- Their or their doctors’ concerns about over-dependence on medications.
- Side effects.
- Declining effectiveness.
- Individual health considerations such as pregnancy, upcoming surgery, or drug interactions.
- Relief in the certainty of a good night’s sleep and doubt about their ability to sleep without medication.
- High anxiety about poor sleep.
- Failed tapering attempts during which they experienced difficulty sleeping, anxiety or other withdrawal symptoms.
Ways to prepare to reduce or stop sleeping pills
- Work closely with your doctor to determine a safe rate and method.
- Pharmacists can help, by dividing pills or assisting with liquid or compound formulations to create fractional doses.
- Go slowly. The biggest mistake my patients make is going too fast. They end up returning to their full fix, chastised and disheartened by the experience.
- Going slowly minimizes withdrawal, or insomnia, anxiety, and other symptoms that can result from dosage reductions. If you’re cutting small amounts very gradually, your system will barely register the change. You are taking one small step at a time down the ramp.
- The slow approach is a form of graded exposure therapy. Each new step down the ramp, each new dose reduction allows you to minimize and perhaps even overcome your anxiety before proceeding to a more difficult step, which may not seem more difficult because you have mastered the previous step. It also feels relatively non-threatening to take baby steps.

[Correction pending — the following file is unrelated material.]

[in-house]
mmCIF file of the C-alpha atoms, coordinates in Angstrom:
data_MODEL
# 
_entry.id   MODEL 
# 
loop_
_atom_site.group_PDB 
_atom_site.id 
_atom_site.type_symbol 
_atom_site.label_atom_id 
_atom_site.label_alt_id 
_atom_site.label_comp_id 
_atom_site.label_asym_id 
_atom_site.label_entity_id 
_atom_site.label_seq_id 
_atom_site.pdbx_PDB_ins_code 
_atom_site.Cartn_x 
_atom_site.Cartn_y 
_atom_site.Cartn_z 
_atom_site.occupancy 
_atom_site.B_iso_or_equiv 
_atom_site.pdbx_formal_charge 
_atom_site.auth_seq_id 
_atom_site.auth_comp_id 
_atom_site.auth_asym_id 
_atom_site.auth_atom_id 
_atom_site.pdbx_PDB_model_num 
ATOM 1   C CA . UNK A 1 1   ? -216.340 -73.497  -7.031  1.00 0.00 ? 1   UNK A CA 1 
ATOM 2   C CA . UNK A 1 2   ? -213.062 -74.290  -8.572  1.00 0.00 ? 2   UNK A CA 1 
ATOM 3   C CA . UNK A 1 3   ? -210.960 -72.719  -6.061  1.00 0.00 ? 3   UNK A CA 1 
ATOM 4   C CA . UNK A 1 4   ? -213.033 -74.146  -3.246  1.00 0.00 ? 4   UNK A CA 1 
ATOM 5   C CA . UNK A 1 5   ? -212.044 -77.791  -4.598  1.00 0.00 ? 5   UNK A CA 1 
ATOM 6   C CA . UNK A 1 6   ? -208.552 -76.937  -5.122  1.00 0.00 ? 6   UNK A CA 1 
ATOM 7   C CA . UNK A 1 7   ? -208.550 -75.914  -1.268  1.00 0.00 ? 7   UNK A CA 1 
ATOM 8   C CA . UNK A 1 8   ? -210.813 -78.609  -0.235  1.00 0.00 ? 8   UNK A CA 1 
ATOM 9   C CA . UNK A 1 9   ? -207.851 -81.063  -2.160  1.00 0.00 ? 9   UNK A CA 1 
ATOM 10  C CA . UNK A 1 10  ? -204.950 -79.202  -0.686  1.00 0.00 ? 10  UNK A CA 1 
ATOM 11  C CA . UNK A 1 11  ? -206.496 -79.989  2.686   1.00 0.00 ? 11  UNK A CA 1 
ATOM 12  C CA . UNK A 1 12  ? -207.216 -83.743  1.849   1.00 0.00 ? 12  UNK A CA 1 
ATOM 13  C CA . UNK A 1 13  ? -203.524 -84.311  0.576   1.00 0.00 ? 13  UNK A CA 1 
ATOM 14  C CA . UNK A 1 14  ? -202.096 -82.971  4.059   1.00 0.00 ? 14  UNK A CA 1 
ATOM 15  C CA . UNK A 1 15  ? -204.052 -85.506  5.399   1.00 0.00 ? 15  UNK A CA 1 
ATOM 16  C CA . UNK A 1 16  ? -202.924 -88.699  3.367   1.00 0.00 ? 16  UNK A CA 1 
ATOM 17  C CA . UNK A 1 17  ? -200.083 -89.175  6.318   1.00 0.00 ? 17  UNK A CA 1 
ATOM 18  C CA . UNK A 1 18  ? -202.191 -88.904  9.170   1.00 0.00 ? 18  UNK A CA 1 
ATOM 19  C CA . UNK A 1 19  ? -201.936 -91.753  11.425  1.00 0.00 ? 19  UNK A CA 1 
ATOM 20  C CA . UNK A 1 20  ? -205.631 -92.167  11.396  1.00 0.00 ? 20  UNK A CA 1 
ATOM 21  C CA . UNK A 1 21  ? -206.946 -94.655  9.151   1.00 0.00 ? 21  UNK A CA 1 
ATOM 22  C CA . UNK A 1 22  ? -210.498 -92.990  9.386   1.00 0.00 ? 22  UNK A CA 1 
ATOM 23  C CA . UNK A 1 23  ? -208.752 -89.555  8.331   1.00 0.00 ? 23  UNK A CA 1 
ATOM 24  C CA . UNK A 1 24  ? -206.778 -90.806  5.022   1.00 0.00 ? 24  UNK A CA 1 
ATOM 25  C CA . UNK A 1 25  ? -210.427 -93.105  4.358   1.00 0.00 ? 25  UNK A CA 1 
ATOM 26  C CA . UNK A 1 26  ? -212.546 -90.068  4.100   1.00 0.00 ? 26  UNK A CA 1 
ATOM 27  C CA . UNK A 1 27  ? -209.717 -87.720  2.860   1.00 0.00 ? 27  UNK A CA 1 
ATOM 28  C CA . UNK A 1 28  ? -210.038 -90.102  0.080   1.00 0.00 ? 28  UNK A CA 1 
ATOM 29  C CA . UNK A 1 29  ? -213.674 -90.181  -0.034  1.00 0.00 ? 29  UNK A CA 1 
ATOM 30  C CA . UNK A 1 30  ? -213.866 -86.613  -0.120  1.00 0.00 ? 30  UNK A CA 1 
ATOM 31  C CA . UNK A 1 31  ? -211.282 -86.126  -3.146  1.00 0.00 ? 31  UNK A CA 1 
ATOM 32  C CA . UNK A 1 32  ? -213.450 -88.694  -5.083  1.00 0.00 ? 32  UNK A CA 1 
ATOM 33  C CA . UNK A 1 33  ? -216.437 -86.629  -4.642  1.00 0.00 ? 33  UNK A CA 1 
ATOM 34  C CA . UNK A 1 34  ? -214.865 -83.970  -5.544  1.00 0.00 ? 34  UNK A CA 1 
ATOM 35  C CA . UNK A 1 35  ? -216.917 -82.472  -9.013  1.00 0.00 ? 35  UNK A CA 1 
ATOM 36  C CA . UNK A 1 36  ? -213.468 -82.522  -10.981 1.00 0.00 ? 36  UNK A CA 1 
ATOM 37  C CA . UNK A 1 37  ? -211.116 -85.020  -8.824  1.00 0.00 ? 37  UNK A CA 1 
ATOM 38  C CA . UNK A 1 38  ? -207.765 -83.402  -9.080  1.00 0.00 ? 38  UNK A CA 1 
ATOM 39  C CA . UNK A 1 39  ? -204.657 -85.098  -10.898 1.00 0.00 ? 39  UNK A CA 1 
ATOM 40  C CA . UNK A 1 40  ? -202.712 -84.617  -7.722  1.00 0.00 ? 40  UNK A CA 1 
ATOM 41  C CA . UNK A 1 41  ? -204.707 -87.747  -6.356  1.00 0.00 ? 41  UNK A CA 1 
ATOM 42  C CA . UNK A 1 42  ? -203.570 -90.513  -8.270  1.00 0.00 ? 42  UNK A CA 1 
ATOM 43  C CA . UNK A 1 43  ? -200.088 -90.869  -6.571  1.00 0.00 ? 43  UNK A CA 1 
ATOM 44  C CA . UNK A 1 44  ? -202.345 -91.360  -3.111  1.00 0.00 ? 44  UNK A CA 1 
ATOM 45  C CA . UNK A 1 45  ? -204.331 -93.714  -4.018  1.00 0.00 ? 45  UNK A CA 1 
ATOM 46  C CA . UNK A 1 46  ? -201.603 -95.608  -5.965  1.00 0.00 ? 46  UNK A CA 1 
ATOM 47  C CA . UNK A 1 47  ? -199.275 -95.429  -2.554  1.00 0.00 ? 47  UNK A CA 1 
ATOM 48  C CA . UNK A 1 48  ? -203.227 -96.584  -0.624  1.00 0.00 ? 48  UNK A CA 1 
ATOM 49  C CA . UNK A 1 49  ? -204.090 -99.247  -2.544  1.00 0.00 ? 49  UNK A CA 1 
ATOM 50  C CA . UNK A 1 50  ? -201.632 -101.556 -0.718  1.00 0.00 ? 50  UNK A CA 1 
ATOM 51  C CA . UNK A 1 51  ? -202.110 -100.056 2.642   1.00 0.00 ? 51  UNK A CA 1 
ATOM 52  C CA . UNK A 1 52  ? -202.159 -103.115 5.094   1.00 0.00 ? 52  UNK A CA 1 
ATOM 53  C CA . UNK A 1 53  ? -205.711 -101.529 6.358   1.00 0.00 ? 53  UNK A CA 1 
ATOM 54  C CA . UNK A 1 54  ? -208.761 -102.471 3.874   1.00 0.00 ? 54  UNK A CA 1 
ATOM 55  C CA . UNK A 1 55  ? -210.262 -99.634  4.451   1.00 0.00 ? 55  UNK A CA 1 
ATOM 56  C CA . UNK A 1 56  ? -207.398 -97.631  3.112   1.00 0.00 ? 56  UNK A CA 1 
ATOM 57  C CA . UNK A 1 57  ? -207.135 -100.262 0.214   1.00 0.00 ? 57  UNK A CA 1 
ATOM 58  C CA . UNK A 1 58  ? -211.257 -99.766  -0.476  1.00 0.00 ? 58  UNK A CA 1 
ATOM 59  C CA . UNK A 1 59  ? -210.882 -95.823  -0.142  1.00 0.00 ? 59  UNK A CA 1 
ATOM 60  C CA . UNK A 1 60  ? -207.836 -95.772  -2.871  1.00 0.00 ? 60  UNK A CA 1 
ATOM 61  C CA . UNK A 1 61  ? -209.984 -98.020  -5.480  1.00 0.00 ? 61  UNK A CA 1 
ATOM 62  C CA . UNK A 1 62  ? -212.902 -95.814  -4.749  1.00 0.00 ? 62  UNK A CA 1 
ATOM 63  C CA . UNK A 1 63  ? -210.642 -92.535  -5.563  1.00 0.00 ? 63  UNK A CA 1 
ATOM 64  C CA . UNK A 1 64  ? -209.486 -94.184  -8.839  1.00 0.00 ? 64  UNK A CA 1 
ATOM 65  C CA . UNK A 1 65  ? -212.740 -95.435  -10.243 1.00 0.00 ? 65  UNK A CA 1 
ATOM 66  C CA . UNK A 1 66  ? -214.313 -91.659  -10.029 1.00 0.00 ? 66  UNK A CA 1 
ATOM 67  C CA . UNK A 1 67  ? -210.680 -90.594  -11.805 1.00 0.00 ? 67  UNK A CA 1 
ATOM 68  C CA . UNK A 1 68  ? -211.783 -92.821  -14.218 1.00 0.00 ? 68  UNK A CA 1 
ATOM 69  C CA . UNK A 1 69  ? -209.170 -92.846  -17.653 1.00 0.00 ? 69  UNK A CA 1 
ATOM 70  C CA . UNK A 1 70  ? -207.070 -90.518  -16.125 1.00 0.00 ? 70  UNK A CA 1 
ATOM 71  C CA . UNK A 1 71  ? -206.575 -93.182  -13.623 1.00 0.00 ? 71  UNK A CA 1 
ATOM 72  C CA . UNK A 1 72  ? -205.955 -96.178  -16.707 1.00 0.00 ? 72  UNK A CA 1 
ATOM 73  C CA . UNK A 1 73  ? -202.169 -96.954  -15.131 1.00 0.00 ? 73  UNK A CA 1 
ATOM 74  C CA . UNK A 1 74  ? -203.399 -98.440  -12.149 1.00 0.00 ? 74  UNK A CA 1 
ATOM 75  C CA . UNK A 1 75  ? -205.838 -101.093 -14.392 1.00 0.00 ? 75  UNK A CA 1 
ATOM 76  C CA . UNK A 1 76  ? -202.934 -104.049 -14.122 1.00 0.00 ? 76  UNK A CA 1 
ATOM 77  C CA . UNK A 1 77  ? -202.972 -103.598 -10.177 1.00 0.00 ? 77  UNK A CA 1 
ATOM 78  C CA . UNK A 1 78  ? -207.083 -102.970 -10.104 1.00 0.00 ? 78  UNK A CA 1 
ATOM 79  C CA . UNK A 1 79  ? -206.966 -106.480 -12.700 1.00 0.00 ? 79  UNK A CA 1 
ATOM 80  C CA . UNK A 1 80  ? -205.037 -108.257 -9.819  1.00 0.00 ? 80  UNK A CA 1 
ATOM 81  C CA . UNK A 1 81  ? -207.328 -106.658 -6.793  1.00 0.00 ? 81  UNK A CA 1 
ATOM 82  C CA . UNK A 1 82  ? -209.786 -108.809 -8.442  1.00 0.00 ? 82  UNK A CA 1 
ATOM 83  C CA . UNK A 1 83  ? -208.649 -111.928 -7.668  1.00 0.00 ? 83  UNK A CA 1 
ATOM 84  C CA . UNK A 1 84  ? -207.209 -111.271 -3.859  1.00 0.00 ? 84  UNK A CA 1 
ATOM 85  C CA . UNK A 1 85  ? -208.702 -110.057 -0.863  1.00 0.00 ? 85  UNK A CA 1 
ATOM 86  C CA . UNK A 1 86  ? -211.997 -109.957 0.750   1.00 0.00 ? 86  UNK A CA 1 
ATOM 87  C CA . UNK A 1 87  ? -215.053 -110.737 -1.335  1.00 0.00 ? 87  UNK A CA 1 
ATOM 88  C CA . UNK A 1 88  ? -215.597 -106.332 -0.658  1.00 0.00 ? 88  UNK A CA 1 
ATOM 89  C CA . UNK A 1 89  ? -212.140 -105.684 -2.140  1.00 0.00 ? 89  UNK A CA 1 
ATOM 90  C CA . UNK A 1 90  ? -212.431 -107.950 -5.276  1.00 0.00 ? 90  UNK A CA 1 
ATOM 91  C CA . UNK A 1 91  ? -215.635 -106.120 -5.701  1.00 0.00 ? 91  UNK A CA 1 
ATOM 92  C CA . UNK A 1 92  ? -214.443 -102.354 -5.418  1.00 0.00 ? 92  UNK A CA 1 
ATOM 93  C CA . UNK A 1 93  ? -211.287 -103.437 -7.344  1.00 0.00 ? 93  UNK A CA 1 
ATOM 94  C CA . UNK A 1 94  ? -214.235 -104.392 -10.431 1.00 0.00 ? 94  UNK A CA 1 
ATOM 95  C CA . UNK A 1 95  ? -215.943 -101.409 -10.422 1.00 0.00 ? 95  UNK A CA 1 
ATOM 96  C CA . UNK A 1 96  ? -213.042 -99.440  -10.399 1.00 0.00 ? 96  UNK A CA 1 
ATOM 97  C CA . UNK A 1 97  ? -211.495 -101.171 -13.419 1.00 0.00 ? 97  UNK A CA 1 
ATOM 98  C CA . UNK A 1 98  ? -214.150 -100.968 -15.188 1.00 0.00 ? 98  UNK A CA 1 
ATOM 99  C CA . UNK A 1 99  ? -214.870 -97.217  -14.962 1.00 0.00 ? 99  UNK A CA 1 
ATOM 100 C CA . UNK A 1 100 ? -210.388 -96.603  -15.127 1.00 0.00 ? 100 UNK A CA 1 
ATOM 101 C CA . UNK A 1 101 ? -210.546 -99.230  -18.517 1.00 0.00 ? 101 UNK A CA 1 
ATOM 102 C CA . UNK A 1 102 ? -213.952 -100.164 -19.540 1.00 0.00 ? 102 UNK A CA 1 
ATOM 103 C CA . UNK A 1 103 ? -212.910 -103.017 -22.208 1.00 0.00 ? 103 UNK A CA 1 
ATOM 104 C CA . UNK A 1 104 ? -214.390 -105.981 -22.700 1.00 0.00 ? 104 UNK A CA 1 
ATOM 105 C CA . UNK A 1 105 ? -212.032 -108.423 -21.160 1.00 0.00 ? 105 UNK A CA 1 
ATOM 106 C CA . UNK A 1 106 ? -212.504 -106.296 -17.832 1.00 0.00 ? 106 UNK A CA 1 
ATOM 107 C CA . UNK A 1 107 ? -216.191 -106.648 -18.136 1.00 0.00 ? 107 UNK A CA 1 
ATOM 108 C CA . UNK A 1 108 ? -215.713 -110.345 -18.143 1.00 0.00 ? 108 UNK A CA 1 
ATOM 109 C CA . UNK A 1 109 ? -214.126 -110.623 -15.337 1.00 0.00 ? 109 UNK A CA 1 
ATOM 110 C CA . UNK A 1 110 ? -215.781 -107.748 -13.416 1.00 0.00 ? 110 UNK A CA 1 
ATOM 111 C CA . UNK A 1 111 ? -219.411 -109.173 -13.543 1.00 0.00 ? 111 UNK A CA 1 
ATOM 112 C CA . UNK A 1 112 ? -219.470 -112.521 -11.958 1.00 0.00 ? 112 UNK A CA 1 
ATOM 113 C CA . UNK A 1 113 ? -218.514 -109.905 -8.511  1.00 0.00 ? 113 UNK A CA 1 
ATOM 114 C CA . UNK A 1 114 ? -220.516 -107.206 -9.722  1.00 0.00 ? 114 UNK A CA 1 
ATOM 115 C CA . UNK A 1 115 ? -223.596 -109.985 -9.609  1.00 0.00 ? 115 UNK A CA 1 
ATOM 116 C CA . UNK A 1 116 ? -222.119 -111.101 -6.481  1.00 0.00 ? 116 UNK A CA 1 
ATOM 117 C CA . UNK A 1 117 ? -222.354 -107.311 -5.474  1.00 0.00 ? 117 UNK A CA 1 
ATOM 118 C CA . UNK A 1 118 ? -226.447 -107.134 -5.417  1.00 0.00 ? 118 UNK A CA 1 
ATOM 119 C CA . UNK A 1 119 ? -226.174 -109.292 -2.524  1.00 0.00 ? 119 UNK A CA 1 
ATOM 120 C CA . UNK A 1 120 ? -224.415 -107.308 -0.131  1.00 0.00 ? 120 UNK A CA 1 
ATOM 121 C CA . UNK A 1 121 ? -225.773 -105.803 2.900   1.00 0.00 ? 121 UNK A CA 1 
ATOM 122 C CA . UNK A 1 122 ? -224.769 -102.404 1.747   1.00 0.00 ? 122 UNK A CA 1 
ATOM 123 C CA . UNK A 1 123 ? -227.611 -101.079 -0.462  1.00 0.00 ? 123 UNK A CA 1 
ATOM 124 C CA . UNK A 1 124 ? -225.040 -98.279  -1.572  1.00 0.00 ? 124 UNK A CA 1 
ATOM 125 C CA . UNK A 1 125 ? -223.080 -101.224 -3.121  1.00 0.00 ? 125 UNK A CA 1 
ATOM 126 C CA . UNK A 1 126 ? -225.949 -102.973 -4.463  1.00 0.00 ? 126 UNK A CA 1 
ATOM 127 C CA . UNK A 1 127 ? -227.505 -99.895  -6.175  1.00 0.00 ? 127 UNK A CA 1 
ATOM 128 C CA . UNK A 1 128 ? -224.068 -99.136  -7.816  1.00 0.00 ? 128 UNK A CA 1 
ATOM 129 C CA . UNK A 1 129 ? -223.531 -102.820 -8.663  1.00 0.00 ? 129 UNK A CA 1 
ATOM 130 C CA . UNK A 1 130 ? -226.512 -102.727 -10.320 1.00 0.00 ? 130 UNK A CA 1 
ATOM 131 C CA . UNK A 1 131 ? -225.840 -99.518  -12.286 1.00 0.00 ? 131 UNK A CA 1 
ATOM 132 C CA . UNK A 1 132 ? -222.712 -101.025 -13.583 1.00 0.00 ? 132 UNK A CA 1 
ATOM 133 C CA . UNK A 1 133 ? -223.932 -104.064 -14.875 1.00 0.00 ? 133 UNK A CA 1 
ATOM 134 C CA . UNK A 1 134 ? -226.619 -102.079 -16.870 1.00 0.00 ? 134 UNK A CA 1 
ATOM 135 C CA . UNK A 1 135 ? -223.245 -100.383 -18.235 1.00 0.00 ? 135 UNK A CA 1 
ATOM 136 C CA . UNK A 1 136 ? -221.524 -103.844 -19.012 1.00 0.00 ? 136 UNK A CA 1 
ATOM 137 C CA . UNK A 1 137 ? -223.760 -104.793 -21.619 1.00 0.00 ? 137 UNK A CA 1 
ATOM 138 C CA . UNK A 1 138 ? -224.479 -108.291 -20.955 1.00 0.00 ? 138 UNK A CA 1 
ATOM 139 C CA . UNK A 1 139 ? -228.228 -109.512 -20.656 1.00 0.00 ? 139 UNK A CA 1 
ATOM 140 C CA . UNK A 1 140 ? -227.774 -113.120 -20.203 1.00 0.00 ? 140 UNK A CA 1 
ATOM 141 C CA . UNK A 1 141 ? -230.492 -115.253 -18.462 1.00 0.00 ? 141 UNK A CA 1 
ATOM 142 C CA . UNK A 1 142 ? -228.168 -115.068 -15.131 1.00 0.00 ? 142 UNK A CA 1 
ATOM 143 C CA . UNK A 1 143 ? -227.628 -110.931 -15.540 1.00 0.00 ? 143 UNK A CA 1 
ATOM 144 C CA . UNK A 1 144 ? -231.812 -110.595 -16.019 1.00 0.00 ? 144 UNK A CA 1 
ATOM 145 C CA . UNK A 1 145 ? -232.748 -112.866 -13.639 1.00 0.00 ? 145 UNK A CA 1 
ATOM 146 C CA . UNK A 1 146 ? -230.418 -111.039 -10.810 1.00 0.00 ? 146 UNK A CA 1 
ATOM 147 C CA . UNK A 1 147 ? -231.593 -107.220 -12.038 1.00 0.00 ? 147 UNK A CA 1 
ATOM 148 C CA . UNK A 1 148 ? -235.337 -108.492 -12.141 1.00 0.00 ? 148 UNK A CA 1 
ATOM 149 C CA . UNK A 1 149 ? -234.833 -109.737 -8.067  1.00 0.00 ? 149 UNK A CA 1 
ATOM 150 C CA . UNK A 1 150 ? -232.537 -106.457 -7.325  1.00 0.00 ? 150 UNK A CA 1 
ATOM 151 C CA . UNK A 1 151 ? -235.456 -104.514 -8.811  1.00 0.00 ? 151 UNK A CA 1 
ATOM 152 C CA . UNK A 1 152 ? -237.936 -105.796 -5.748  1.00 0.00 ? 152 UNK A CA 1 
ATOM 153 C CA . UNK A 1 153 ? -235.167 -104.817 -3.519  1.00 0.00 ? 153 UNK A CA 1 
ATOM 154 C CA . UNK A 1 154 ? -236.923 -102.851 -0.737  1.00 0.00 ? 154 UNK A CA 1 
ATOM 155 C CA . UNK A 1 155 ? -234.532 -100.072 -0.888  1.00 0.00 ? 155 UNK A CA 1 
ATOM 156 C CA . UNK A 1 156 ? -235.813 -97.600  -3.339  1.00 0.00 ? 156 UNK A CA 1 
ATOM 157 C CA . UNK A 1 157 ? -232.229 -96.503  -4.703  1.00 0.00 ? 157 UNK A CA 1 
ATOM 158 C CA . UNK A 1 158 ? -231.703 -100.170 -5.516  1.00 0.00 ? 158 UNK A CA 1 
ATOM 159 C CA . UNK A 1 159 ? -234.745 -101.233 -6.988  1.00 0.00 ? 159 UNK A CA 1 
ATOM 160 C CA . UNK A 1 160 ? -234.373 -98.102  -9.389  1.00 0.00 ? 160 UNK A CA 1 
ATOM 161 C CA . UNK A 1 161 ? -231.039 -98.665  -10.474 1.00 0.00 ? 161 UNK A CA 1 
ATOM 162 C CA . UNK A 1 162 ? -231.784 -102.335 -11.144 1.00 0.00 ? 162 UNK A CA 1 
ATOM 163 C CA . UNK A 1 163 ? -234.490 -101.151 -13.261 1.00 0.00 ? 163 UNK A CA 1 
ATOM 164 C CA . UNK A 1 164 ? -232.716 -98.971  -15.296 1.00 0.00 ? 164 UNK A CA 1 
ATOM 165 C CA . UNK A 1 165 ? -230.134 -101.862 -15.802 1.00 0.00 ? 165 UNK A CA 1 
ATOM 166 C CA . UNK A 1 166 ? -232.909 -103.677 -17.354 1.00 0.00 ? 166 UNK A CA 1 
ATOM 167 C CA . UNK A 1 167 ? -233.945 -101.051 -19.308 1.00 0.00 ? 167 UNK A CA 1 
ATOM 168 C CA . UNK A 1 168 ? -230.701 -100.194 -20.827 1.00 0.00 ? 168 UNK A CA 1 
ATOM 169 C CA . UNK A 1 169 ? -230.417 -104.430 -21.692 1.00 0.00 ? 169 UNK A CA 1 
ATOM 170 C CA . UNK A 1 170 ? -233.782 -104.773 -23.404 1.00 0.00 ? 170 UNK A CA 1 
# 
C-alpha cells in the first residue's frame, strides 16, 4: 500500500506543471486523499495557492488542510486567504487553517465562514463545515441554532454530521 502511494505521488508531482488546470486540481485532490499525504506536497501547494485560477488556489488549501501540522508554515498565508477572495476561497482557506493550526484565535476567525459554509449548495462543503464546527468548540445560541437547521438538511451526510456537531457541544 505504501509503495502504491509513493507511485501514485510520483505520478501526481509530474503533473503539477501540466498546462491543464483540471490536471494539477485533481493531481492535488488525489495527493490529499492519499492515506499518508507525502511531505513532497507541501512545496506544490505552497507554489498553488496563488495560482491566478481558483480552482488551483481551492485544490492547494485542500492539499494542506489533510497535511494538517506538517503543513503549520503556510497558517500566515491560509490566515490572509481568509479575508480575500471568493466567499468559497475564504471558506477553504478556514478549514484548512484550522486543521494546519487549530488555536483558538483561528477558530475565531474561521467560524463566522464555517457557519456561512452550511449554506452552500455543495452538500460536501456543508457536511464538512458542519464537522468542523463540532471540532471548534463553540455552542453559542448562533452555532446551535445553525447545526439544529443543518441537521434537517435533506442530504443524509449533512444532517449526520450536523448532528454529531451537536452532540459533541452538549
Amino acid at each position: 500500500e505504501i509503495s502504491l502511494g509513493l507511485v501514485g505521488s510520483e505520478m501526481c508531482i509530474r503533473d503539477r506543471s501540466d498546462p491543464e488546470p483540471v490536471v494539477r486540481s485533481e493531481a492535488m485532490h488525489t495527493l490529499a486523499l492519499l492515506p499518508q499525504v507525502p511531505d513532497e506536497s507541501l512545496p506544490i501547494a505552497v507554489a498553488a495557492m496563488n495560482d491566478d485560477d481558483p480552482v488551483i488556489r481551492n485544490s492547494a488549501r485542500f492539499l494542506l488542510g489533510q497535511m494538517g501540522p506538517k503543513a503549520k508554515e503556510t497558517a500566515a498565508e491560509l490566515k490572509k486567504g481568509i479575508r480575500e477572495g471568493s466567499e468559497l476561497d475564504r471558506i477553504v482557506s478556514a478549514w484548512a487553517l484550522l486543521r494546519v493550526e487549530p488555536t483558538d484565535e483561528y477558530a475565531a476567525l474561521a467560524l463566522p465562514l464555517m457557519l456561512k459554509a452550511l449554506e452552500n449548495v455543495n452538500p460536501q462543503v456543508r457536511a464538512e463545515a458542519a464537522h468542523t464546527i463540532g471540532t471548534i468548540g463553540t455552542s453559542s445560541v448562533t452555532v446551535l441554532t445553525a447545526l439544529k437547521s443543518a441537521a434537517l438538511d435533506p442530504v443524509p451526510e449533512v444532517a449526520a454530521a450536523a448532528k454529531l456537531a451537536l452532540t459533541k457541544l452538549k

- Slow taper provides time to develop sleep skills to replace the medication. I have written about some of these skills. You may not have needed it because you were on medication. Going slowly, you master swimming skills at each new depth. When you progress to the end, you will be an excellent swimmer.
Steps to stop using or cut down on sleeping pills
- Establish step sizes and milestones. Decide whether you want to cut down by an eighth of a pill at a time or a quarter or some other fraction. Let’s say it’s an eighth. Your first milestone is seven-eighths of a pill. You work towards that milestone and only that milestone at the start.
- Gradually increase the number of nights per week you take the milestone dose (for example, seven eighths) versus the full dose (one pill). You might start with once a week at the lowest dose and gradually work your way up to seven times a week, always taking the highest dose on the nights you don’t take the lowest. You don’t have to hit all of your travel numbers from zero to seven nights a week at the lowest dose.
- Distribute the lowest doses for example, every four nights if you take the smaller dose twice a week.
- You can repeat weeks. For example, if you take the lower dose every other night and the higher dose the other nights, you can repeat the pattern for another week or two.
- Once you reach the first milestone (e.g., seven-eighths of a pill each night), that dose becomes your new high dose, and one more drop (e.g., three-quarters of a pill) becomes your new low dose. You have finished taking a complete pill. Flexibly repeat the pattern that led you to the first milestone to reach the second and subsequent milestones.
- Slow down the cone towards the end. Reducing by an eighth of a pill is only a 12.5% reduction to start with, but it’s a 50% reduction once you’re down to a quarter of a pill.
- Try not to go up the rampbut if necessary, go back to the rung where you were last sleeping well and stabilize there before resuming the tapering more slowly.
- Map out what you’re going to to take each night on an editable calendar to track where you are and to keep your resolve.
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